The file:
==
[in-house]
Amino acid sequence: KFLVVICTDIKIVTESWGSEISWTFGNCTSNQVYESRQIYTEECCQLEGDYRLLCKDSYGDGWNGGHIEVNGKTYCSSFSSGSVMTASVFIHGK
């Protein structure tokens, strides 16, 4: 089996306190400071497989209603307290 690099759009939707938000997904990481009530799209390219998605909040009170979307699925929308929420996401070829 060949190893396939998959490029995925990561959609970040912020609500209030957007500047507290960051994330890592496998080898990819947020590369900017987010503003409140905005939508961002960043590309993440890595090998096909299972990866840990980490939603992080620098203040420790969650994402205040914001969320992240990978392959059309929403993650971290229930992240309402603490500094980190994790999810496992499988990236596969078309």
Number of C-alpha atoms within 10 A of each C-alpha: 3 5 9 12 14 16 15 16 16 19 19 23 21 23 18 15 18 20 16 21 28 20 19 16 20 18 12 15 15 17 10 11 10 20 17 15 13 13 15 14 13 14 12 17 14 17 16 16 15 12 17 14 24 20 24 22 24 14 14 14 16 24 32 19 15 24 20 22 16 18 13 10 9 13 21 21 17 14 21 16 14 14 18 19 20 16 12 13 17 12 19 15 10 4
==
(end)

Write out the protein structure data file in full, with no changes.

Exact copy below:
[in-house]
Amino acid sequence: KFLVVICTDIKIVTESWGSEISWTFGNCTSNQVYESRQIYTEECCQLEGDYRLLCKDSYGDGWNGGHIEVNGKTYCSSFSSGSVMTASVFIHGK
């Protein structure tokens, strides 16, 4: 089996306190400071497989209603307290 690099759009939707938000997904990481009530799209390219998605909040009170979307699925929308929420996401070829 060949190893396939998959490029995925990561959609970040912020609500209030957007500047507290960051994330890592496998080898990819947020590369900017987010503003409140905005939508961002960043590309993440890595090998096909299972990866840990980490939603992080620098203040420790969650994402205040914001969320992240990978392959059309929403993650971290229930992240309402603490500094980190994790999810496992499988990236596969078309």
Number of C-alpha atoms within 10 A of each C-alpha: 3 5 9 12 14 16 15 16 16 19 19 23 21 23 18 15 18 20 16 21 28 20 19 16 20 18 12 15 15 17 10 11 10 20 17 15 13 13 15 14 13 14 12 17 14 17 16 16 15 12 17 14 24 20 24 22 24 14 14 14 16 24 32 19 15 24 20 22 16 18 13 10 9 13 21 21 17 14 21 16 14 14 18 19 20 16 12 13 17 12 19 15 10 4